‘We are family, I got all my sisters with me,” sung Sister Sledge back in 1979, veering from the mainstream image that a family should only include a mum, dad and 2.2 children.
Fast-forward to today and this familial hegemony has evolved, with just one in five families fitting the traditional stereotype¹. Whether you are same-sex parents, a single dad, or a married couple with no children, you have financial goals you want to achieve.
The problem is, traditional financial planning strategies aren’t designed to help the modern family achieve these financial goals. In fact, they feel less financially secure than their more traditional friends¹.
Achieve your financial goals
Knowing your investor profile is one of the first steps to understanding how to meet your financial goals. Your attitude to risk, and thus the returns you can expect, depends on your personality, investment goals, and make up of your family.
If you’re a parent, you’re probably stuck in the Parent Paradox; your life’s more complicated and expensive, but you’ve got less time and money to invest confidently. You need your investments to be flexible in case of emergencies and easy to manage because you’re busy.
Although the modern family is concerned by saving for retirement and keeping up mortgage repayments, parents are under increasing pressure to spend more on their children – over a third admit to sacrificing on saving for the future.
Preparing for your future isn’t about giving up on the present; that said, you will need to make sacrifices today to benefit the future you.
Building a strategy that’s right for your family
Celebrating the diversity of British families, we’ve identified three big financial family milestones and explain how you could get one step closer to achieving your goals.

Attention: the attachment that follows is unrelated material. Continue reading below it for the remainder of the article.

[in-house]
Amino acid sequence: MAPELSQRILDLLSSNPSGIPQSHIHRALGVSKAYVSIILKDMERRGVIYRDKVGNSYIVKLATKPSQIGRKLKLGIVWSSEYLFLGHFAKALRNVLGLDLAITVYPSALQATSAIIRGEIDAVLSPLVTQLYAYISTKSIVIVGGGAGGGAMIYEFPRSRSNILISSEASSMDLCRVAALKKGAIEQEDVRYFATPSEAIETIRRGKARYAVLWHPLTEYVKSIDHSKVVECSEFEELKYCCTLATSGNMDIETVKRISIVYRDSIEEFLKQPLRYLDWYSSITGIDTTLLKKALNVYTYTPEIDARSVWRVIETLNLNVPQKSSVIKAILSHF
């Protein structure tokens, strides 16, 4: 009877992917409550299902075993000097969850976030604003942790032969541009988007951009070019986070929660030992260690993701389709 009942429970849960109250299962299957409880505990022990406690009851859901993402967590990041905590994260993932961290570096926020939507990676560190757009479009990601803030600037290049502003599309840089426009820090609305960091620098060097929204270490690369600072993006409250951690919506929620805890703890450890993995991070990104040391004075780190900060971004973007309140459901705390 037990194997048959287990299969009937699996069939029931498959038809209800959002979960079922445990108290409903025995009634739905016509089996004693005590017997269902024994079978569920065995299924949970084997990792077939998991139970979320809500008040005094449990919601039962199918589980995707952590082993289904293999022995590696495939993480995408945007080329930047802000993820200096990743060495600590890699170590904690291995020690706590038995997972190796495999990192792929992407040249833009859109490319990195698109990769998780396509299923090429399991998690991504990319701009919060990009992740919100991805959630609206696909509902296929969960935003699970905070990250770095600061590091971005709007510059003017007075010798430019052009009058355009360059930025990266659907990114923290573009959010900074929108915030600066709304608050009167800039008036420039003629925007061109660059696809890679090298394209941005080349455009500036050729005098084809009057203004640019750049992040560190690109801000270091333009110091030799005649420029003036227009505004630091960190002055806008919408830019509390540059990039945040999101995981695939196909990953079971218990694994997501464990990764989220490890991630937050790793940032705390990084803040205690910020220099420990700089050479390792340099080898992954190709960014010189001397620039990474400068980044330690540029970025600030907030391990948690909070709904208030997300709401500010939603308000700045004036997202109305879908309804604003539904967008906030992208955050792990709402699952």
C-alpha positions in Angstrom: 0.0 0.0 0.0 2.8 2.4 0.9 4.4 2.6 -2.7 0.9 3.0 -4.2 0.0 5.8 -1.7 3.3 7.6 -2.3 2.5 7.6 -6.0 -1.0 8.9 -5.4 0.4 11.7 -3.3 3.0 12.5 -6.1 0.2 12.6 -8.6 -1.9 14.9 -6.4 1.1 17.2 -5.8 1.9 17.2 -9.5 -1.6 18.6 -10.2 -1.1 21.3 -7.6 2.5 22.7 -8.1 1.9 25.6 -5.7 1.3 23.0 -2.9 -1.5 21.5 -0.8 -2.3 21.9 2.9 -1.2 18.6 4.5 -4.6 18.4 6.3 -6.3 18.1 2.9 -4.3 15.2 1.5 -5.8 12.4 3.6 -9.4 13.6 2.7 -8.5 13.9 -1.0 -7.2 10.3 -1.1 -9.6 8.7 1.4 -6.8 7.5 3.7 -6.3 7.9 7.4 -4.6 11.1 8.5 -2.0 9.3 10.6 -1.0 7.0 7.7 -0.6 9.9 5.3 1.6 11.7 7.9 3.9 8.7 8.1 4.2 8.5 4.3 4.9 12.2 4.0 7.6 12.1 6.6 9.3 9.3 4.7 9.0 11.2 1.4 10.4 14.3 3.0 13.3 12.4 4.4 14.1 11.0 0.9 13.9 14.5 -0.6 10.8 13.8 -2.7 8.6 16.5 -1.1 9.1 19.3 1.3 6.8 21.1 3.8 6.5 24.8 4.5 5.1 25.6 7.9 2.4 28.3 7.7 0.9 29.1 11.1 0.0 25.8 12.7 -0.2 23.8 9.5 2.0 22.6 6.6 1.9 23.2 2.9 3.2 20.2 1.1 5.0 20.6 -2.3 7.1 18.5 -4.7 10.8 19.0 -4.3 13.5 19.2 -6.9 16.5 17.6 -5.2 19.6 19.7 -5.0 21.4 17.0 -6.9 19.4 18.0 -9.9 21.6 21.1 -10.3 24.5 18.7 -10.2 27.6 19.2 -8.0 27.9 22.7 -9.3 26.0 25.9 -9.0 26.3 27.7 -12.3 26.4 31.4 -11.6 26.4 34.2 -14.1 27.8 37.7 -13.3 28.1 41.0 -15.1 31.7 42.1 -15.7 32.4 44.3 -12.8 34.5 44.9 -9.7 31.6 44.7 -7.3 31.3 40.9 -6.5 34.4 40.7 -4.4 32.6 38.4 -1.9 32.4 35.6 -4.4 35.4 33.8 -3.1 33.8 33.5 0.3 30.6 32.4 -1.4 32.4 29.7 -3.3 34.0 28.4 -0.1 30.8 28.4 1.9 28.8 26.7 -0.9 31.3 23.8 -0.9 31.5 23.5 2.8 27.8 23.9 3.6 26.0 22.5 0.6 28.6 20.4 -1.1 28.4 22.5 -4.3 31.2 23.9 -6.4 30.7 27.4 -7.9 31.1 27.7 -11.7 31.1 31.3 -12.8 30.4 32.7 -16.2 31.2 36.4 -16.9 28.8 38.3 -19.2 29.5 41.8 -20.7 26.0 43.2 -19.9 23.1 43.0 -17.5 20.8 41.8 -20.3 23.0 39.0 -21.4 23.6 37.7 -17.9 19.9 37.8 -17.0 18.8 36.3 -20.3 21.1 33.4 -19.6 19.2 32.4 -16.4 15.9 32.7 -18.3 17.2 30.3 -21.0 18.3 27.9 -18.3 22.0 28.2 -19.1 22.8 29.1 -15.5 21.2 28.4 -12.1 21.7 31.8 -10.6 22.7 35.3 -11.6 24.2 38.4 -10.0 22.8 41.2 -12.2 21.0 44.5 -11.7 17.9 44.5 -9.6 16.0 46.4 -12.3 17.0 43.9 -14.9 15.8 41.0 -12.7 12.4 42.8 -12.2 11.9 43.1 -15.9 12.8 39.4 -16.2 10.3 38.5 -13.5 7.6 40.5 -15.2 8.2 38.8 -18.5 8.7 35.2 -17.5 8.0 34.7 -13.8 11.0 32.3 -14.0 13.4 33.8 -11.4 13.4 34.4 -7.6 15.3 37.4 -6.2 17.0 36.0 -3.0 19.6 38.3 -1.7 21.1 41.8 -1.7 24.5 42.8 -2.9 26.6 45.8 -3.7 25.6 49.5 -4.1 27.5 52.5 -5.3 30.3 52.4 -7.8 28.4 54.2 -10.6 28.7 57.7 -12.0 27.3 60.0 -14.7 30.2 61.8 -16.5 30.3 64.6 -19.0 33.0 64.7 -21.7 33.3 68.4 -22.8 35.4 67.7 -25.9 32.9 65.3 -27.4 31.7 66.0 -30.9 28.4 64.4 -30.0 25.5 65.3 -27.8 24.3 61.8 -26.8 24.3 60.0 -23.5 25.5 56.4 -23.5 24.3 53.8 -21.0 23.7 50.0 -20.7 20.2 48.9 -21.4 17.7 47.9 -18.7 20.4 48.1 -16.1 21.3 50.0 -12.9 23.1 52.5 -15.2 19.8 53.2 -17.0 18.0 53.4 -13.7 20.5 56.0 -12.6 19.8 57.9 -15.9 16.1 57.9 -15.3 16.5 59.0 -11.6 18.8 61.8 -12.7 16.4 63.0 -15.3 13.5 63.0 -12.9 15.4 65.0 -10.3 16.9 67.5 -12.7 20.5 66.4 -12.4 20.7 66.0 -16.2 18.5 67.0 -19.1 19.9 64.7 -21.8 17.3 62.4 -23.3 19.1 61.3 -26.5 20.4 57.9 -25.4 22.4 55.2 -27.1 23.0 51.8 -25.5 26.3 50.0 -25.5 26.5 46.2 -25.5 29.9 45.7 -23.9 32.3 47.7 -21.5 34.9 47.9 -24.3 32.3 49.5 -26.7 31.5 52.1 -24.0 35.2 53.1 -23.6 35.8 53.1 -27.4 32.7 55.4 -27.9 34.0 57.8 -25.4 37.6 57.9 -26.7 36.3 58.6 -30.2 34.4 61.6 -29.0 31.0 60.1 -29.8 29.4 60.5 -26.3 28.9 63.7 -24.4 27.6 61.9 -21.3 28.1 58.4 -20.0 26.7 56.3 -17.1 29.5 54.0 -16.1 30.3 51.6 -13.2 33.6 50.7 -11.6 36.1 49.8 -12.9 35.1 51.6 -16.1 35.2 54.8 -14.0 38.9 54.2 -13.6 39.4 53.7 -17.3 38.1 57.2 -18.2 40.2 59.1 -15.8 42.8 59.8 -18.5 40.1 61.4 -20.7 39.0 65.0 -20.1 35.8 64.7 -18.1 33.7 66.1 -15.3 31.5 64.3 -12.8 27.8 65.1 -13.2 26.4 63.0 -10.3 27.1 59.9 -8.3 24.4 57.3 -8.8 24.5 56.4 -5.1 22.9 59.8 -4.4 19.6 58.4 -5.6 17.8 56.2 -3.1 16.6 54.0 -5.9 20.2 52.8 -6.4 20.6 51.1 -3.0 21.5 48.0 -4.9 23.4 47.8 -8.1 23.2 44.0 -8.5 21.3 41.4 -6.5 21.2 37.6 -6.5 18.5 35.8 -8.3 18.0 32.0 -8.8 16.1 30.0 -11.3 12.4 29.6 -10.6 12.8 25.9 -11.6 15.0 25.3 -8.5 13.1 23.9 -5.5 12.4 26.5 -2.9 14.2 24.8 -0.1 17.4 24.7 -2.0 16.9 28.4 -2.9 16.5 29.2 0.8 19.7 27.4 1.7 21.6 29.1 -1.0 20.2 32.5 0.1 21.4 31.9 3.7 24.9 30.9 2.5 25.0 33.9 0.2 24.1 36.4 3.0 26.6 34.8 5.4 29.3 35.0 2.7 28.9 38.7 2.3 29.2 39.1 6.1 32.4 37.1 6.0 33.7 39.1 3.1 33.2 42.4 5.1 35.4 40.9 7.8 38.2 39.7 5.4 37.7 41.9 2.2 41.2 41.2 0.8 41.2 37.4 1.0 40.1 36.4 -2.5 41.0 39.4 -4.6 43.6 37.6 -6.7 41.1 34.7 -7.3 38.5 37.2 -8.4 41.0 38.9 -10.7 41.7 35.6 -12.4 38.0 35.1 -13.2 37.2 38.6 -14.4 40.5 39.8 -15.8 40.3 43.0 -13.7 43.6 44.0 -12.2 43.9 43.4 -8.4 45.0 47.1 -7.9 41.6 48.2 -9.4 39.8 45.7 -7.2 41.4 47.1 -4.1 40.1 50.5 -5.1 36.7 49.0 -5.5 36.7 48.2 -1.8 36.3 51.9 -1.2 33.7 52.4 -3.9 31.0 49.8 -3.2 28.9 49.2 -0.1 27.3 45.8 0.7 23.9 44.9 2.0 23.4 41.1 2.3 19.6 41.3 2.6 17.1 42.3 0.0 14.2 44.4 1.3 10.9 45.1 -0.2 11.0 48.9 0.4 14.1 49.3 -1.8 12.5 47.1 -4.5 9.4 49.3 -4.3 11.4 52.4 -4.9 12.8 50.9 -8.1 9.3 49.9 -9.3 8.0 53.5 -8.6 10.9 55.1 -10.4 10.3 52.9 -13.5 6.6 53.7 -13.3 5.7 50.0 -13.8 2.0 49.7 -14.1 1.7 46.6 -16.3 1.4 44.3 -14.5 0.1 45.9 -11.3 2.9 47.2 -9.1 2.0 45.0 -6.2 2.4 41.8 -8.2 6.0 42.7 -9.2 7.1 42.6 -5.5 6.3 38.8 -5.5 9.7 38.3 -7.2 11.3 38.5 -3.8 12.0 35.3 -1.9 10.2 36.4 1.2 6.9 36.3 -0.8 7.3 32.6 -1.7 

What: Big Holiday
When: Five years
Holidays are crucial; it’s time for you to relax. But it takes careful planning to ensure you don’t break the bank, especially when your children rely on you bank-rolling their so-called ‘independence’.
This isn’t an environment ripe for savers and your money is losing value as inflation outstrips the returns on savings accounts.
That’s why savvy savers have turned to the market in search of inflation-beating returns. Five-years is a medium-term investment, which means you can take on some risk confidently as long as you have a diversified portfolio – any losses should be offset with gains made elsewhere.
It’s important your investments are flexible so you can adjust how much you put in and take out of your investments without being penalised.
When: Ten years
A whopping 87% of parents help fund their kids through university, which means careful planning is needed to ensure you’re not left struggling at the end. With a ten-year plan, you can take on more risk in the hope that your investments will have longer to recover if they do fall in value.
Don’t wait until you have a big lump-sum to invest; by investing smaller amounts more regularly you can smooth out any fluctuations in an asset price, maximising your return.
Make sure you protect the growth and income on your investments within a tax-free ISA wrapper.
What: Deposit for a house
When: 15 years
Owning a home is a financial priority for many, but it can take up to ten years for first-time buyers to save up a deposit. Set to loan out £6.5 billion in 2017, the Bank of Mum and Dad is on course to be the ninth biggest mortgage lender this year.
With a time-frame of 15 years, you can aim high with your expected return. This time frame will encourage you to sit back and ride-out any swings in performance. Short-term trading rarely works, even the most experienced investors get their fingers burnt!
Think about the tax implications of gifting your money to you children. If you die within seven years, your kids could be faced with a hefty inheritance tax bill.
1 Modern Family Choices, Time, 2014